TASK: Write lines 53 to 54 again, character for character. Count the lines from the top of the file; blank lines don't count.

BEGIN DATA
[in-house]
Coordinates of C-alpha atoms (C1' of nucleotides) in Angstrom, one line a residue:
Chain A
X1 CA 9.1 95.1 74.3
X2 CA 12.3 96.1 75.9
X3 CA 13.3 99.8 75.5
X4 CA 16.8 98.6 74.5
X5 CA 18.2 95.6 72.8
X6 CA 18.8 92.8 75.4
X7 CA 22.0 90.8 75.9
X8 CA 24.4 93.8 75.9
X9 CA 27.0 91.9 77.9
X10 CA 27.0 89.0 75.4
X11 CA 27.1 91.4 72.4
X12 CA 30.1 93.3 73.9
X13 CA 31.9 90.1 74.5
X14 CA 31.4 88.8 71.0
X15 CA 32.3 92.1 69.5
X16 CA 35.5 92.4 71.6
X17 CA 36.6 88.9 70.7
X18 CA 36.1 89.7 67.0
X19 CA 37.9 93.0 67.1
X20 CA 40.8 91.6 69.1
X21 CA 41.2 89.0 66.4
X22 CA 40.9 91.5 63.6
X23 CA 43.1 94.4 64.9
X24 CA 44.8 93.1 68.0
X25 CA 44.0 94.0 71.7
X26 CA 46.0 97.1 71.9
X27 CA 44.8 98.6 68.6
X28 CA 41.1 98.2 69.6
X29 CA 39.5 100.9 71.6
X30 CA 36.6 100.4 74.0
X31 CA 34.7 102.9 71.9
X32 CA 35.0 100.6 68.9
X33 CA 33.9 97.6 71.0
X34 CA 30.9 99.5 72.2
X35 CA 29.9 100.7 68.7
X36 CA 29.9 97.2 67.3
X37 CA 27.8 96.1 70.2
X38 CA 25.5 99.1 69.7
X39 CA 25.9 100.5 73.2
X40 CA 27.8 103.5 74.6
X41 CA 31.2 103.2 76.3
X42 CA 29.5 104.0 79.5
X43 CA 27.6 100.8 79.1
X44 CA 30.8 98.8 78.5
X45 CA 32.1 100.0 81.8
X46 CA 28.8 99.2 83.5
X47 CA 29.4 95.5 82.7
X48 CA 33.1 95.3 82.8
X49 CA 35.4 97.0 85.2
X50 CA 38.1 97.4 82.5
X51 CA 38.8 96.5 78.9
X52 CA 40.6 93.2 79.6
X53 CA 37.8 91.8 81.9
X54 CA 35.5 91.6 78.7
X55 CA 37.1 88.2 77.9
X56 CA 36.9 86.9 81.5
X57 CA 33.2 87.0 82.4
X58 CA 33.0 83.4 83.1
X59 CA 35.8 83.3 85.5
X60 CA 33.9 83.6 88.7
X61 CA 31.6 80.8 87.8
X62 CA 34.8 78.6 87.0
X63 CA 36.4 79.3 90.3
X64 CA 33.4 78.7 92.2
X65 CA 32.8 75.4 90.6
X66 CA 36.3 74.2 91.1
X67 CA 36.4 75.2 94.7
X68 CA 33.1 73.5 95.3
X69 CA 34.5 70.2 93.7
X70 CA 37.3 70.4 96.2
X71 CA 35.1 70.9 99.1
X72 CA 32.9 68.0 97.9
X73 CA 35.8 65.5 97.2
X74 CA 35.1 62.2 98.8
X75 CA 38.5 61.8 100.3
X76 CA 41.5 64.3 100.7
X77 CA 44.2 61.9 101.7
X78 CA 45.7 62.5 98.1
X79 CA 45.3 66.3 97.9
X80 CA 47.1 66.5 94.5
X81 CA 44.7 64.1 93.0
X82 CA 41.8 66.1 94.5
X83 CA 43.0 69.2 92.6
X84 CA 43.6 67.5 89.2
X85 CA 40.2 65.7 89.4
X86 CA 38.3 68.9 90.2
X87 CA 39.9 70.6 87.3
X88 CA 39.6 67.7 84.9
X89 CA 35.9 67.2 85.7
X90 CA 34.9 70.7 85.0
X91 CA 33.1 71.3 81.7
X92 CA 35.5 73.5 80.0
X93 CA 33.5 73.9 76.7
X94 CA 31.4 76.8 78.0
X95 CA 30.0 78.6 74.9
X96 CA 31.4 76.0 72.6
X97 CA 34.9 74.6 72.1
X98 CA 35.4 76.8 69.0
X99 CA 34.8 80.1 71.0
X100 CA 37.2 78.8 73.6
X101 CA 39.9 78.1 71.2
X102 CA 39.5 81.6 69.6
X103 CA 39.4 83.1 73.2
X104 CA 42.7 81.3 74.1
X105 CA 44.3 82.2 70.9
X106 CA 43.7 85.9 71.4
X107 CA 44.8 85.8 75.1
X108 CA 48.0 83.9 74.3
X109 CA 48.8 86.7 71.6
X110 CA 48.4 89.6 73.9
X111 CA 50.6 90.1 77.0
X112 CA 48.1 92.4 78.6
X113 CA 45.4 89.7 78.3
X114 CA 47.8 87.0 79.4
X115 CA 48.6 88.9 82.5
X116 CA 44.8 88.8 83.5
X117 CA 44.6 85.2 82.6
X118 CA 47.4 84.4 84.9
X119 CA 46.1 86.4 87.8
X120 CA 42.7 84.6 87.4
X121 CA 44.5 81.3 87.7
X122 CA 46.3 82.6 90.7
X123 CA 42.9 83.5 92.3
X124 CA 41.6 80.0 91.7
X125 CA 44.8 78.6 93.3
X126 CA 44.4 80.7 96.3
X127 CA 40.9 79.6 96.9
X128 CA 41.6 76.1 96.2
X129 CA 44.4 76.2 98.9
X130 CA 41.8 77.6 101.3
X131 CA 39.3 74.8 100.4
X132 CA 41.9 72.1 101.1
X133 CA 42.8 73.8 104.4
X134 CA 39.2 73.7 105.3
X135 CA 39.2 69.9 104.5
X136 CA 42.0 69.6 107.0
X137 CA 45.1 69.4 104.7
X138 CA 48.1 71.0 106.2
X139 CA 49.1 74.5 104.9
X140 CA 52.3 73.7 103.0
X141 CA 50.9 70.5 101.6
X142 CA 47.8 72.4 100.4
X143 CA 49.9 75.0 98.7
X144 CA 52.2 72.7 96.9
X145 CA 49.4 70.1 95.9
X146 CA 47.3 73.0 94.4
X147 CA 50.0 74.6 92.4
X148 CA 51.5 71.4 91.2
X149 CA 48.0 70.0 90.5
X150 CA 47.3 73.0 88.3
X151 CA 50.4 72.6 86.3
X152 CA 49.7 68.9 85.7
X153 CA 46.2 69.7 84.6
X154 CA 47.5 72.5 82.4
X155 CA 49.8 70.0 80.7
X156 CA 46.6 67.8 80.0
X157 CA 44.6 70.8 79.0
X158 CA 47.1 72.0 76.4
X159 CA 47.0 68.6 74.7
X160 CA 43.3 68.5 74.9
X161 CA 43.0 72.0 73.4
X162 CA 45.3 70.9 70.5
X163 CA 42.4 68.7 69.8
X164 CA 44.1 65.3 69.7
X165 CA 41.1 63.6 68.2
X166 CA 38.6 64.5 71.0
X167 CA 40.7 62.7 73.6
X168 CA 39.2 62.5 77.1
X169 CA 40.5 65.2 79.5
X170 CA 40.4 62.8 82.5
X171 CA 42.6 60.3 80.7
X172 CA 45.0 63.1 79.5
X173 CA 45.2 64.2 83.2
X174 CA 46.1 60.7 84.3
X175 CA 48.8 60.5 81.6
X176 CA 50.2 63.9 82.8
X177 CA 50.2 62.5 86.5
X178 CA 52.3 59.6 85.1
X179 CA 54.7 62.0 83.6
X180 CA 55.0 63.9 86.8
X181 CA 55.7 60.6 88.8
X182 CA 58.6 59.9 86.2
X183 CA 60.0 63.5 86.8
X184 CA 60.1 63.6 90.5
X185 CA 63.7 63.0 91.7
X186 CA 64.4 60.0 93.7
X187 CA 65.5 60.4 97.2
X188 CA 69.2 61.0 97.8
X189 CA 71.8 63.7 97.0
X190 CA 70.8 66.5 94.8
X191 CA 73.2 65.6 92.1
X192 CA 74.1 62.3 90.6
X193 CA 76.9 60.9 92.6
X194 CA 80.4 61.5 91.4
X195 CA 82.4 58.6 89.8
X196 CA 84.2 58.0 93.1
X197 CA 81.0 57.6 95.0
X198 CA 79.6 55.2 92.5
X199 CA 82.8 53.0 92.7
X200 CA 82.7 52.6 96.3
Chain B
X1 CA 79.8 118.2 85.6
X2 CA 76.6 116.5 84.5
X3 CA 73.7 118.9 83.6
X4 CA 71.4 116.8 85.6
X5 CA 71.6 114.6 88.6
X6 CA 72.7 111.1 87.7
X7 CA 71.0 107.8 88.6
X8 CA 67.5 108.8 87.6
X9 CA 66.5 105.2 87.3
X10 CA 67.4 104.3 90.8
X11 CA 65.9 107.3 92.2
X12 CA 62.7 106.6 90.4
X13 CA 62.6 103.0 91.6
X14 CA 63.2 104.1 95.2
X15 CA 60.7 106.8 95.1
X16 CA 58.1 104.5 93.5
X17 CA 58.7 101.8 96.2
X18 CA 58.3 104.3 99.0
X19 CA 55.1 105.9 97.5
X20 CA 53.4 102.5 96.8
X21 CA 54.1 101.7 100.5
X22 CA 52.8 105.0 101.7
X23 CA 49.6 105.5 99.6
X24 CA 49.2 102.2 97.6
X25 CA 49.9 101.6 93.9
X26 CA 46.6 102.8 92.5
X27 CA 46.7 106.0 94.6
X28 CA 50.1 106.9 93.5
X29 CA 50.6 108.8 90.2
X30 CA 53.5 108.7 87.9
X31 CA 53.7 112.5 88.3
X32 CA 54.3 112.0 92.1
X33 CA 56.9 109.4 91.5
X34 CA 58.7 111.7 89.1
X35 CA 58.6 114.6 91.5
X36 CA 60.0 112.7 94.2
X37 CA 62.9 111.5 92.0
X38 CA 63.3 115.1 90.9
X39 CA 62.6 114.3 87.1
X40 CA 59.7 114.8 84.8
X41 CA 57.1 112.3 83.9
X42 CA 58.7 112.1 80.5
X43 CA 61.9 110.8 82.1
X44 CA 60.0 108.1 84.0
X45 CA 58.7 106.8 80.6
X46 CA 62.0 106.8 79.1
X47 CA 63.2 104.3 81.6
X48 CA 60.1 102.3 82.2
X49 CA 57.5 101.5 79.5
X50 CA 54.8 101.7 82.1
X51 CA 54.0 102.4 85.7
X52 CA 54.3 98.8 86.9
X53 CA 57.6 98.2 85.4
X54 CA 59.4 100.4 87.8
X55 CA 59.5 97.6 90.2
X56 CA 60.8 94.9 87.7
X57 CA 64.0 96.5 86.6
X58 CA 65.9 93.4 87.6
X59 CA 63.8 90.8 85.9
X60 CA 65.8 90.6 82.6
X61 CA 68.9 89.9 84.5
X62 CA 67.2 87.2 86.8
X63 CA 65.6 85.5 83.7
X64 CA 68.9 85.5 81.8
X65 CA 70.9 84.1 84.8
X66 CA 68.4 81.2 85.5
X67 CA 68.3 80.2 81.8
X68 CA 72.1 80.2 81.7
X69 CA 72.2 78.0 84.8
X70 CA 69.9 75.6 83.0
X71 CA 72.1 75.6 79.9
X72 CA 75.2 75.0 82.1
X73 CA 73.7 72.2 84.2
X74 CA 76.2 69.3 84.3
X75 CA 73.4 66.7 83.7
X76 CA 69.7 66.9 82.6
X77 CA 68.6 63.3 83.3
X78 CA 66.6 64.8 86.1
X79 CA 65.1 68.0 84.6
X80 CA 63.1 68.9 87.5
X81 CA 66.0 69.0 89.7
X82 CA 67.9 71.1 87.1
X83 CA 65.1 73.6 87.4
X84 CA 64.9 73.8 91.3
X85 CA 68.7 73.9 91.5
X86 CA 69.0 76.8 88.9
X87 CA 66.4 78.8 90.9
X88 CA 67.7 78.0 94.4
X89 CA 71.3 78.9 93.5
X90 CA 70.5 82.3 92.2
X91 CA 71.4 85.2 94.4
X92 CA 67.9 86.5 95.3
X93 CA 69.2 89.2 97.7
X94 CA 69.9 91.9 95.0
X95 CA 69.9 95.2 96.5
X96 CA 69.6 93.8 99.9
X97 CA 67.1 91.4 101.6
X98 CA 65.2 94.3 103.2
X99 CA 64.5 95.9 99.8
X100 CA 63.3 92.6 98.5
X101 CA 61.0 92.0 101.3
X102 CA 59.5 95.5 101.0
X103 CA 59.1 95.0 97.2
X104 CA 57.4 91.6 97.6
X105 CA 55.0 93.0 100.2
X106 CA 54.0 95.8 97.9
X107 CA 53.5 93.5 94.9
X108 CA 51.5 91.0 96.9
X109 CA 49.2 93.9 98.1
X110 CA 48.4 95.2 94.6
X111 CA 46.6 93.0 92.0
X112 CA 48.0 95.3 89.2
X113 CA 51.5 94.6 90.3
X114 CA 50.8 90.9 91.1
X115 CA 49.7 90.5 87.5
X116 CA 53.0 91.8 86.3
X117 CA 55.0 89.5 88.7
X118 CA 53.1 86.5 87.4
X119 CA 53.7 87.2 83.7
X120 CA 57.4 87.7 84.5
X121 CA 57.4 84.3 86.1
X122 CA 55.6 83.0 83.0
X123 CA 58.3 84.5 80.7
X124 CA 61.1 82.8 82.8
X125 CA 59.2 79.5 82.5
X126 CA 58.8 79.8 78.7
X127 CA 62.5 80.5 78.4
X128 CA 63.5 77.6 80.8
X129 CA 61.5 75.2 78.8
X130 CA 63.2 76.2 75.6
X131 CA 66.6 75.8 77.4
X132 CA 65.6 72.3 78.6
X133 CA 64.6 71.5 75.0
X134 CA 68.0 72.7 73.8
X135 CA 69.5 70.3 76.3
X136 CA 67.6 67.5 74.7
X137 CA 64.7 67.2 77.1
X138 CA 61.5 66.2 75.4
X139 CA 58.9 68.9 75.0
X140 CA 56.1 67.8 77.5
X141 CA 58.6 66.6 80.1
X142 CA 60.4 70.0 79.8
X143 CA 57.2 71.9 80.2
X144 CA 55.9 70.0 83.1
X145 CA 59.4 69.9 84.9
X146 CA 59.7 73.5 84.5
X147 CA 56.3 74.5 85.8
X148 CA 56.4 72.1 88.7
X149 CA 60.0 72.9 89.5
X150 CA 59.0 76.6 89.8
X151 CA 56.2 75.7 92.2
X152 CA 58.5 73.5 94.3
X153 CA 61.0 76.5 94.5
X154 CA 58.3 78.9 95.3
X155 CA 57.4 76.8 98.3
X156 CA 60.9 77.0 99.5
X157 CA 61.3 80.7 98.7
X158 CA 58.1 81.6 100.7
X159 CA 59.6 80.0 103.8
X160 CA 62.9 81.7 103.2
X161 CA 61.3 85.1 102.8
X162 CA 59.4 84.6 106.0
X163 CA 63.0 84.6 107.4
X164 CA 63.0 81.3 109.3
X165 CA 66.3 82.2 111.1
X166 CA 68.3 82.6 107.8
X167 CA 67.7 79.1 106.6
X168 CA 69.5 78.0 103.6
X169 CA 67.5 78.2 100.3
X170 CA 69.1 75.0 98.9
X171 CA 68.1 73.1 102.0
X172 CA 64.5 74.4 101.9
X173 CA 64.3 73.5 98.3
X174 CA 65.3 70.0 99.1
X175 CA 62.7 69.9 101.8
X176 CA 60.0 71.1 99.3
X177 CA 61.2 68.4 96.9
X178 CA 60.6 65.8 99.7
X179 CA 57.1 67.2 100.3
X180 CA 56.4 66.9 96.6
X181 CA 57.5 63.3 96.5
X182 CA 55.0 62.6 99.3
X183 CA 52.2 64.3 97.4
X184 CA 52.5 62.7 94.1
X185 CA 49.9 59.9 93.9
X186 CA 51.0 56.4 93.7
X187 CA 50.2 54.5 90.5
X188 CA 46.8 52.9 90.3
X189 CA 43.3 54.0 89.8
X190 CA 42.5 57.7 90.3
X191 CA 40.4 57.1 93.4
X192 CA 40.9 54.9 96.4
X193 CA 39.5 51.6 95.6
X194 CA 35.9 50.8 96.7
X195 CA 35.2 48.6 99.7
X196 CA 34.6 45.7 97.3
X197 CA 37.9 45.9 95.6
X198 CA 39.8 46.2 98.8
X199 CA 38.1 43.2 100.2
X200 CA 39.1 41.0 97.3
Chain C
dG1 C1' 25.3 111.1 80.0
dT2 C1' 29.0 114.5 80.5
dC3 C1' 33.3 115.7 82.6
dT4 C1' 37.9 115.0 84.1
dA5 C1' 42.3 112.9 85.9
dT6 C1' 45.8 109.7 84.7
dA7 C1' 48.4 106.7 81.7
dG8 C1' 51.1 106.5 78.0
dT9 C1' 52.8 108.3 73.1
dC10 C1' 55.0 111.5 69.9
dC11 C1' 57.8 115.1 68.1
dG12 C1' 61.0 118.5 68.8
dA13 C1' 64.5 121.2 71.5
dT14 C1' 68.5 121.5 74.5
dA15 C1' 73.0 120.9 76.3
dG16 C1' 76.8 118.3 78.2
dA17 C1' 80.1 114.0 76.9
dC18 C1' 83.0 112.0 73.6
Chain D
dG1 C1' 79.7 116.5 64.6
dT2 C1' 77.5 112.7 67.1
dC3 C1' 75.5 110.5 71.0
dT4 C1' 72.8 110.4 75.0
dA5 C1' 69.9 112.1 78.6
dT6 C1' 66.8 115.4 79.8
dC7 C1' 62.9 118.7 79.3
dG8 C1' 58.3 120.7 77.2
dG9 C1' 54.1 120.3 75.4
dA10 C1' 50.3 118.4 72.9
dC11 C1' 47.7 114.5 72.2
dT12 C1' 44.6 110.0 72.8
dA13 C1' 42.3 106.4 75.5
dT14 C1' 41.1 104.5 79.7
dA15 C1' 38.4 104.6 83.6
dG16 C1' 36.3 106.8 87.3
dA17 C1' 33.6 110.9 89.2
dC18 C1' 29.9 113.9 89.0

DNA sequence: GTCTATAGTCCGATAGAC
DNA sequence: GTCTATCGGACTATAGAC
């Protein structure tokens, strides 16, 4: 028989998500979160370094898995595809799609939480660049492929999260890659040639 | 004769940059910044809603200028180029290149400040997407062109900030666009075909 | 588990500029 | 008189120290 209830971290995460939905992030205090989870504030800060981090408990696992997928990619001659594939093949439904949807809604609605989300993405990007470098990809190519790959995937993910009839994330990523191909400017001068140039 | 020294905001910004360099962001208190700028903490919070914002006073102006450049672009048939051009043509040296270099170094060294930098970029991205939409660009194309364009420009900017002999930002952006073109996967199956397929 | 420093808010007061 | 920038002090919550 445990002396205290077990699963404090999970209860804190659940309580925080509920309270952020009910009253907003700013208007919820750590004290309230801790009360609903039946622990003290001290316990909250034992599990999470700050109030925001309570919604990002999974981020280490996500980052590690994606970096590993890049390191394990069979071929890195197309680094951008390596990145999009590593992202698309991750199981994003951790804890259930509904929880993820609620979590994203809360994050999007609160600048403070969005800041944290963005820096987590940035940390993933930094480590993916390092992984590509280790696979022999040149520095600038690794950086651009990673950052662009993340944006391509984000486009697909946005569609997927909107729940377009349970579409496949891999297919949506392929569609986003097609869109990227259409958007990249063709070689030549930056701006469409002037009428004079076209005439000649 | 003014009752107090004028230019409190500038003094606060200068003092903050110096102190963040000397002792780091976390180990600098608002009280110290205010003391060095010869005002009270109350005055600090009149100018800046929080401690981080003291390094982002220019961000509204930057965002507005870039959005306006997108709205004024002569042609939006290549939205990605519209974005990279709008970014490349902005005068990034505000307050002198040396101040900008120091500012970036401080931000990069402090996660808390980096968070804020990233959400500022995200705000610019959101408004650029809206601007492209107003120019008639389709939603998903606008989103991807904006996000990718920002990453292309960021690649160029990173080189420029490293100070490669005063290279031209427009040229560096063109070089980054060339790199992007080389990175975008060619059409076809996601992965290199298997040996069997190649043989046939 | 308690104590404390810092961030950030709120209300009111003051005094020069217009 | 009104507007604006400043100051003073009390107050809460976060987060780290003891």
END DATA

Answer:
X50 CA 38.1 97.4 82.5
X51 CA 38.8 96.5 78.9